The University of Texas at Arlington has selected Paul J. Corson as executive director of its Center for Entrepreneurship and Technology Development (CETD).
When he starts his new role Sept. 9, Corson will work to develop relationships with investors and form industry partnerships to help students and faculty further develop and commercialize research findings.
“I’m excited for what Paul will bring to UTA. He clearly understands why it’s so important that we take the research gleaned in academic settings and translate it into real-world solutions,” said Kate C. Miller, vice president for research and innovation. “I also appreciate Paul’s vision for mentoring the talented entrepreneurs on our campus and connecting them with the many investors in our area that can help Mavericks flesh out their business ideas to make them viable realities.”
Formerly the Center for Entrepreneurship and Economic Innovation, CETD works to create a vibrant and supportive atmosphere to allow UTA faculty and students to commercialize new technologies and pioneer new companies that will impact the North Texas community for decades in the future. CETD does this by connecting researchers and students with early-stage funding opportunities for business ideas and providing mentoring from established local entrepreneurs, often UTA alumni.
UTA also fosters entrepreneurship programs like MavPitch, an annual competition that awards startup funds to students, and Commercialization Gap Funding, which helps researchers further develop concepts being tested in their labs to bring those solutions to market. UTA is also planning a certification program in entrepreneurship.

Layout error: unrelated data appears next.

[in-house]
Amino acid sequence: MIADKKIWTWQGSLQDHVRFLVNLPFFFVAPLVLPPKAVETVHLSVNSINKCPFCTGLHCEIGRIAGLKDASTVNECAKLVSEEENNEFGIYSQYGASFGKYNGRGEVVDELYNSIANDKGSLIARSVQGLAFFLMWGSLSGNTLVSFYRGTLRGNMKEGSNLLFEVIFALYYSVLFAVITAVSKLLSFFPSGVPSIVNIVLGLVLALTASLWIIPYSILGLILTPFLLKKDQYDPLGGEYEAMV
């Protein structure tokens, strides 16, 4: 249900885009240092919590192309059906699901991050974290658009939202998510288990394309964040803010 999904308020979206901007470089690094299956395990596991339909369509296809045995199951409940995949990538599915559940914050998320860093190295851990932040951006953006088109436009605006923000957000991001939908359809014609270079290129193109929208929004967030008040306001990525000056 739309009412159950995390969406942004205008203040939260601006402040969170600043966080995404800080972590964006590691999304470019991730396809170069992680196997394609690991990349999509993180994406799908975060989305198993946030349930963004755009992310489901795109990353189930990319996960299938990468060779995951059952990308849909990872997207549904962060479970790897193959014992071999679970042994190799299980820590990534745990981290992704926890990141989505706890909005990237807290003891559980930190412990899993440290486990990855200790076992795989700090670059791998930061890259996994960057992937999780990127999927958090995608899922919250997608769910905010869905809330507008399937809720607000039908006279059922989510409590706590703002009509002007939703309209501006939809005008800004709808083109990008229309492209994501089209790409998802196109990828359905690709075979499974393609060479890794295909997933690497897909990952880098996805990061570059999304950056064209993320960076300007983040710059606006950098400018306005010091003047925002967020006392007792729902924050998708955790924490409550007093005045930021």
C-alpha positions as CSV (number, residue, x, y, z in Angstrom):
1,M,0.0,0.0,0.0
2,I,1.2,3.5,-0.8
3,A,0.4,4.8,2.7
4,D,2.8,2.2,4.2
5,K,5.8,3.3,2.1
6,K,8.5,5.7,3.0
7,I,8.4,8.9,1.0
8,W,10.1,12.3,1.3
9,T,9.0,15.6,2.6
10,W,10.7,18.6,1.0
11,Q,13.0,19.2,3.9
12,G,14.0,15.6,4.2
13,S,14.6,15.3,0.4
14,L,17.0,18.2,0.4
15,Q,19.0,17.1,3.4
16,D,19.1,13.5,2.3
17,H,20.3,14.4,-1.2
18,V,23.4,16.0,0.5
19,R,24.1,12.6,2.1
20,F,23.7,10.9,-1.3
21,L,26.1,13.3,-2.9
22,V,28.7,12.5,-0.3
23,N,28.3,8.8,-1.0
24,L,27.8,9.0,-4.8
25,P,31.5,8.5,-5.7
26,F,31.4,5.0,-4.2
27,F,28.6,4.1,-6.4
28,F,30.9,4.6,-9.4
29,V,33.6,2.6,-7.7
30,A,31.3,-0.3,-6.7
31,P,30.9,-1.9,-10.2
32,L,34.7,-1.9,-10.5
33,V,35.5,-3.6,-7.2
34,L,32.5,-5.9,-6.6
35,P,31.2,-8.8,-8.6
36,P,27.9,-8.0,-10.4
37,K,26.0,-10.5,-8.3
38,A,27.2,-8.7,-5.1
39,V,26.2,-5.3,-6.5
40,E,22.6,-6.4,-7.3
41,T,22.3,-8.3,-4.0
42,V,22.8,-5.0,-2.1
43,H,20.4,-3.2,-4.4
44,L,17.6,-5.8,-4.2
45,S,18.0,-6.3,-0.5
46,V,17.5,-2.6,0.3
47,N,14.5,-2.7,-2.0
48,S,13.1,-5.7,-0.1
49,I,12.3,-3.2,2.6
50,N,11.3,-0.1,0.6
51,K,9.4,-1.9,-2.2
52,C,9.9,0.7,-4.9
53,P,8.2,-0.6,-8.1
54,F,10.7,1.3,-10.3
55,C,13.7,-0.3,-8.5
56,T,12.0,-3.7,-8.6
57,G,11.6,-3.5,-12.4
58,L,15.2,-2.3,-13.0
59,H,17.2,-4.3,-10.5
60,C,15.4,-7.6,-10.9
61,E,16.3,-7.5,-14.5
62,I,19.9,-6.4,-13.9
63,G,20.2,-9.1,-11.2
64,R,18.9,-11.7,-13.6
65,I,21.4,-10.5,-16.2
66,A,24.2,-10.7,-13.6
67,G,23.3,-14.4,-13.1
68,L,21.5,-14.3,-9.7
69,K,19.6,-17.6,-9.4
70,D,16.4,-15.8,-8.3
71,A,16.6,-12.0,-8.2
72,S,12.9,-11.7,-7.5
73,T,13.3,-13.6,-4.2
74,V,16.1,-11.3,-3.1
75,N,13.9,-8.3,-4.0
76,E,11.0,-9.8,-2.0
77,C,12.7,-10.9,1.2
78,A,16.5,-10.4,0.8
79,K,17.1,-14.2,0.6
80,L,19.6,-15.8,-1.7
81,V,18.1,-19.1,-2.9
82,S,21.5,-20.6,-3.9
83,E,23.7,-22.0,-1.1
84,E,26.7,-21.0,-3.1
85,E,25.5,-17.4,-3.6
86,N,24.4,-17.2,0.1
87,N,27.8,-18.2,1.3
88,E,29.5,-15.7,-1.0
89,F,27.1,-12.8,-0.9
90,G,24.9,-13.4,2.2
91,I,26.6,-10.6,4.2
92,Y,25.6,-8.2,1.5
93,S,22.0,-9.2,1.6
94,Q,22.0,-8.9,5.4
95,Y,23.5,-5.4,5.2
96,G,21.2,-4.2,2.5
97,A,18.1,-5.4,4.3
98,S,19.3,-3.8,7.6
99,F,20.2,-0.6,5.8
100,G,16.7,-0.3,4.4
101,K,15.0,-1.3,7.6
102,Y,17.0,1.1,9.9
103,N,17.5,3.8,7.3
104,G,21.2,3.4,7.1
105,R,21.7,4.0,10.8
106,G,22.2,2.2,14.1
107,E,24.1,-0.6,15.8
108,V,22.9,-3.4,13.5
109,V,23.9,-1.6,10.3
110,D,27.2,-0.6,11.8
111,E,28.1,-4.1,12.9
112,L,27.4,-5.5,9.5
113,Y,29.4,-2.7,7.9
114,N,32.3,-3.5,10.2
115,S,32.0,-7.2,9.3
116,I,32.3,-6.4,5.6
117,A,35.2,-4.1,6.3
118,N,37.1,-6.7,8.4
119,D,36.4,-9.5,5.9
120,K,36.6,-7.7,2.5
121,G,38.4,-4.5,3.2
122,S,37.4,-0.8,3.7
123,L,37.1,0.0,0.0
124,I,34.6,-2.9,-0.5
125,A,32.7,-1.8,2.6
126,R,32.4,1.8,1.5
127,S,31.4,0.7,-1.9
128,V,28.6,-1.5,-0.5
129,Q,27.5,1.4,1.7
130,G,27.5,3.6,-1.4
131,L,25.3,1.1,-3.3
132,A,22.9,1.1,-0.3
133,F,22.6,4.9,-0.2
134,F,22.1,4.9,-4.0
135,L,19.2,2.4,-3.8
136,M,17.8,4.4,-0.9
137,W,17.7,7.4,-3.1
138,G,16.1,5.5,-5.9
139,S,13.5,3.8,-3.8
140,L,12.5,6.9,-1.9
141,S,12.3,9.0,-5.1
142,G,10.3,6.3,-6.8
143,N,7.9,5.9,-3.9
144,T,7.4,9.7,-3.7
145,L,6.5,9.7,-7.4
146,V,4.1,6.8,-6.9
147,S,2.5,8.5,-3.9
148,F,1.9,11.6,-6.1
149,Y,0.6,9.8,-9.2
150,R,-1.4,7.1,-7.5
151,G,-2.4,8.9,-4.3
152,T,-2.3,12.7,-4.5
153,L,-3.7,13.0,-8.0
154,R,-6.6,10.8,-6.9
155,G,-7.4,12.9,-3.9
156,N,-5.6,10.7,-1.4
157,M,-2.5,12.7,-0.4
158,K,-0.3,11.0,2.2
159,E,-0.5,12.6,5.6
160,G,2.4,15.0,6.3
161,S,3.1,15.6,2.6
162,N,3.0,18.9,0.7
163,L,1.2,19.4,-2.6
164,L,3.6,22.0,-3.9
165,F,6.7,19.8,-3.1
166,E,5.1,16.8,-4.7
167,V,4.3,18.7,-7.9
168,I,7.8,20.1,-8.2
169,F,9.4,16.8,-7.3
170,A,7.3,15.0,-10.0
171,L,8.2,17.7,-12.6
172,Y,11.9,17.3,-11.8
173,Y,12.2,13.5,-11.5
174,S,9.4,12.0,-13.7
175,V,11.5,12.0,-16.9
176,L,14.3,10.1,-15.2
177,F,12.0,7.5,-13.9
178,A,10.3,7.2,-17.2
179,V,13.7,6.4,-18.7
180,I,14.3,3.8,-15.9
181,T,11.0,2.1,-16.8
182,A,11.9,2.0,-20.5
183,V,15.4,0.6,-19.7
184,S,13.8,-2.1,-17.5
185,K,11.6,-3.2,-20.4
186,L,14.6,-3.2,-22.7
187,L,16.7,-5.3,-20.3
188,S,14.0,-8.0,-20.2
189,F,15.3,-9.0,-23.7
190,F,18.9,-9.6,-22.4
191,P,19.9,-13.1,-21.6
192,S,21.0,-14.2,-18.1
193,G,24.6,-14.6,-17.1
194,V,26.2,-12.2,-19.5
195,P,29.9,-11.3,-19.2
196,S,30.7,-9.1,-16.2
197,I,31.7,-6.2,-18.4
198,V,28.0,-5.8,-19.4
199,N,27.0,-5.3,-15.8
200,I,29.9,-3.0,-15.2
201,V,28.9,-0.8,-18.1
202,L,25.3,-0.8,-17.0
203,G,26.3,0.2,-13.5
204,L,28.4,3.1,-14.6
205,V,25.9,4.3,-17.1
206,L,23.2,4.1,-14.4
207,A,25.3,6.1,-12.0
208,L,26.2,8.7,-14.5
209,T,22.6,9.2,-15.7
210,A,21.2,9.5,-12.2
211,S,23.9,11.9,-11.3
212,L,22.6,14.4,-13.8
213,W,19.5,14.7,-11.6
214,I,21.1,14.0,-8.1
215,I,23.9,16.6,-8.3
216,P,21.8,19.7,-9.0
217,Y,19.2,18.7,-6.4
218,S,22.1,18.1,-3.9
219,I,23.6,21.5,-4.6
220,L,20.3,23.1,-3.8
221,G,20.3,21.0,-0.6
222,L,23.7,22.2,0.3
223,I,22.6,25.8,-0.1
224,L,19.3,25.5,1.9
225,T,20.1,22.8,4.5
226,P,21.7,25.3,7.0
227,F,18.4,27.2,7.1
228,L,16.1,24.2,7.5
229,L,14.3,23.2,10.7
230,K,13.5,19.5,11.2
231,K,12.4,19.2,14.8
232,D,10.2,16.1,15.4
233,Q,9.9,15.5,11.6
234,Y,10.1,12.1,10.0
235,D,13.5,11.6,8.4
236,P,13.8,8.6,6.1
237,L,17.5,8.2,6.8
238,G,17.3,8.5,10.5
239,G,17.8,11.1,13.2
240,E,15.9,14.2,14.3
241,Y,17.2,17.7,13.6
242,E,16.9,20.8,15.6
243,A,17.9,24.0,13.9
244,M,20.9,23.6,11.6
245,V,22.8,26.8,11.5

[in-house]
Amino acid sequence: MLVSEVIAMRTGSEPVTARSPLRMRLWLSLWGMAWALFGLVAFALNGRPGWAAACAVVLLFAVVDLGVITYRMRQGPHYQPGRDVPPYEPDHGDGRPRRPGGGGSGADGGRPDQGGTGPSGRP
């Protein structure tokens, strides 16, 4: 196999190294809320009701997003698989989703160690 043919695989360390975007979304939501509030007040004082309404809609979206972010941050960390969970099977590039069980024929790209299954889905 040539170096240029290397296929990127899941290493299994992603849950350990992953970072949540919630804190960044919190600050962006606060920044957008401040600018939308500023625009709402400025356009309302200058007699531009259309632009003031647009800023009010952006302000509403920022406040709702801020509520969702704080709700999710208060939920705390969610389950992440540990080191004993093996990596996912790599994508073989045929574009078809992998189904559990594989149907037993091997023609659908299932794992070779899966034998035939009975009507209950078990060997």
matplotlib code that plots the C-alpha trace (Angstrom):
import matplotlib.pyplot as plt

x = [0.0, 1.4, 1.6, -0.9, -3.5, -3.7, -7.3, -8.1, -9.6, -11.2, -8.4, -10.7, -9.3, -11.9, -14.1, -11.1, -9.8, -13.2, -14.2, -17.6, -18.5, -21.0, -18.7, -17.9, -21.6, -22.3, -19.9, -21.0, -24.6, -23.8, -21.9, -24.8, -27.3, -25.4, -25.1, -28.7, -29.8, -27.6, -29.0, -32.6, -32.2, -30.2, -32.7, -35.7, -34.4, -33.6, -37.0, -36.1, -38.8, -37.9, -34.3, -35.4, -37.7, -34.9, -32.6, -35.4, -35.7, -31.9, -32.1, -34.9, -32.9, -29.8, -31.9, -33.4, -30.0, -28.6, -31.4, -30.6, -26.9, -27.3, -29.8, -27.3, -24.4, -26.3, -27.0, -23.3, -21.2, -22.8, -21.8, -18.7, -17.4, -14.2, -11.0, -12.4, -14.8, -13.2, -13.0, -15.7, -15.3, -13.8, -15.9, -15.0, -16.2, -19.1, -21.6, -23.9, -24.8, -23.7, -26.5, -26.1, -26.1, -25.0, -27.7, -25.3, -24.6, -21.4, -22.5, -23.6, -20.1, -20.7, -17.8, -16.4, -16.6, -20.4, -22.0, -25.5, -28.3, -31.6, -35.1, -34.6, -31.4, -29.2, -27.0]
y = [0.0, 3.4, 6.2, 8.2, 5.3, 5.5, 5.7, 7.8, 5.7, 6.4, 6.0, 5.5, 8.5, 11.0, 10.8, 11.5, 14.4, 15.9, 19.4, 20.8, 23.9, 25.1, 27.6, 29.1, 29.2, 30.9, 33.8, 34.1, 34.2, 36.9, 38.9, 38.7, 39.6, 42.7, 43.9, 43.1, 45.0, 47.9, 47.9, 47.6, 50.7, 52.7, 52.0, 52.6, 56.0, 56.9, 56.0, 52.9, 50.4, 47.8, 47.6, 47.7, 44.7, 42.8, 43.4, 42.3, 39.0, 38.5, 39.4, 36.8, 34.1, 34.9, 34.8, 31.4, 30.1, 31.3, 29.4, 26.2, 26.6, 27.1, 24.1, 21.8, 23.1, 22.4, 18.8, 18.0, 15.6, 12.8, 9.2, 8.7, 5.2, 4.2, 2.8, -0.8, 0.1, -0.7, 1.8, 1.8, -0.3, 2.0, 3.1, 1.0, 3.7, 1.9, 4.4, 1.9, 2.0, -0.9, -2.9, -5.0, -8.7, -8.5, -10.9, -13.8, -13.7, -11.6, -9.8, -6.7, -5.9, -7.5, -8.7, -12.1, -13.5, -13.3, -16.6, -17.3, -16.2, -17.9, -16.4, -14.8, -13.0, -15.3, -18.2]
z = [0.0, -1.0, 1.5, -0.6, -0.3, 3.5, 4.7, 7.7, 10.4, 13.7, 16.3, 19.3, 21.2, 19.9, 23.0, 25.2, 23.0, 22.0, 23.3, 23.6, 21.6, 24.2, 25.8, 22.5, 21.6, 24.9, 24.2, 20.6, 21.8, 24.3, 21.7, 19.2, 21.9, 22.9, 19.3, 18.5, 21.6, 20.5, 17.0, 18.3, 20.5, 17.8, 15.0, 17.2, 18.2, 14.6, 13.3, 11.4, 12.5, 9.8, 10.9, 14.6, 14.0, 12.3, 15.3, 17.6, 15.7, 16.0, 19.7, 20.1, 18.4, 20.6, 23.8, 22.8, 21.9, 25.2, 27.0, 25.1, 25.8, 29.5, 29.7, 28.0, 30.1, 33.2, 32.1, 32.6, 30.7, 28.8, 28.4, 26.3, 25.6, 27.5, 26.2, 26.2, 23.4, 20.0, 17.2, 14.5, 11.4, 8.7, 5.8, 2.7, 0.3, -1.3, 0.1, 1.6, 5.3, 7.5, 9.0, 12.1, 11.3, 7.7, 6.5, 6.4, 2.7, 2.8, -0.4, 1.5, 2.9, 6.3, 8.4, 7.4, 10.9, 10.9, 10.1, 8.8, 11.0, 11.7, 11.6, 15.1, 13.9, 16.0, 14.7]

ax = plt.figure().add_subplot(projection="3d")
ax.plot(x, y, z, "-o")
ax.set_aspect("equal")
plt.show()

Corson comes to UTA from the University of Utah, where he was the deputy chief innovation and economic engagement officer for the PIVOT Center. He also managed the Office of Innovation and Entrepreneurship for the United States Department of Commerce in Washington, D.C., and worked internationally in Uzbekistan, Armenia and Georgia. He holds a B.A. from Franklin and Marshall College in Lancaster, Pennsylvania, and an M.A. from George Washington University in Washington, D.C.
“Universities play a catalytic role in helping regions build four types of capital vital to ecosystem development: human, intellectual, financial and physical,” Corson said. “The startups and groundbreaking technology developed by UTA’s talented students and researchers will further accelerate North Texas’ rapidly growing economy and innovative capacity. I look forward to joining this exceptional community.”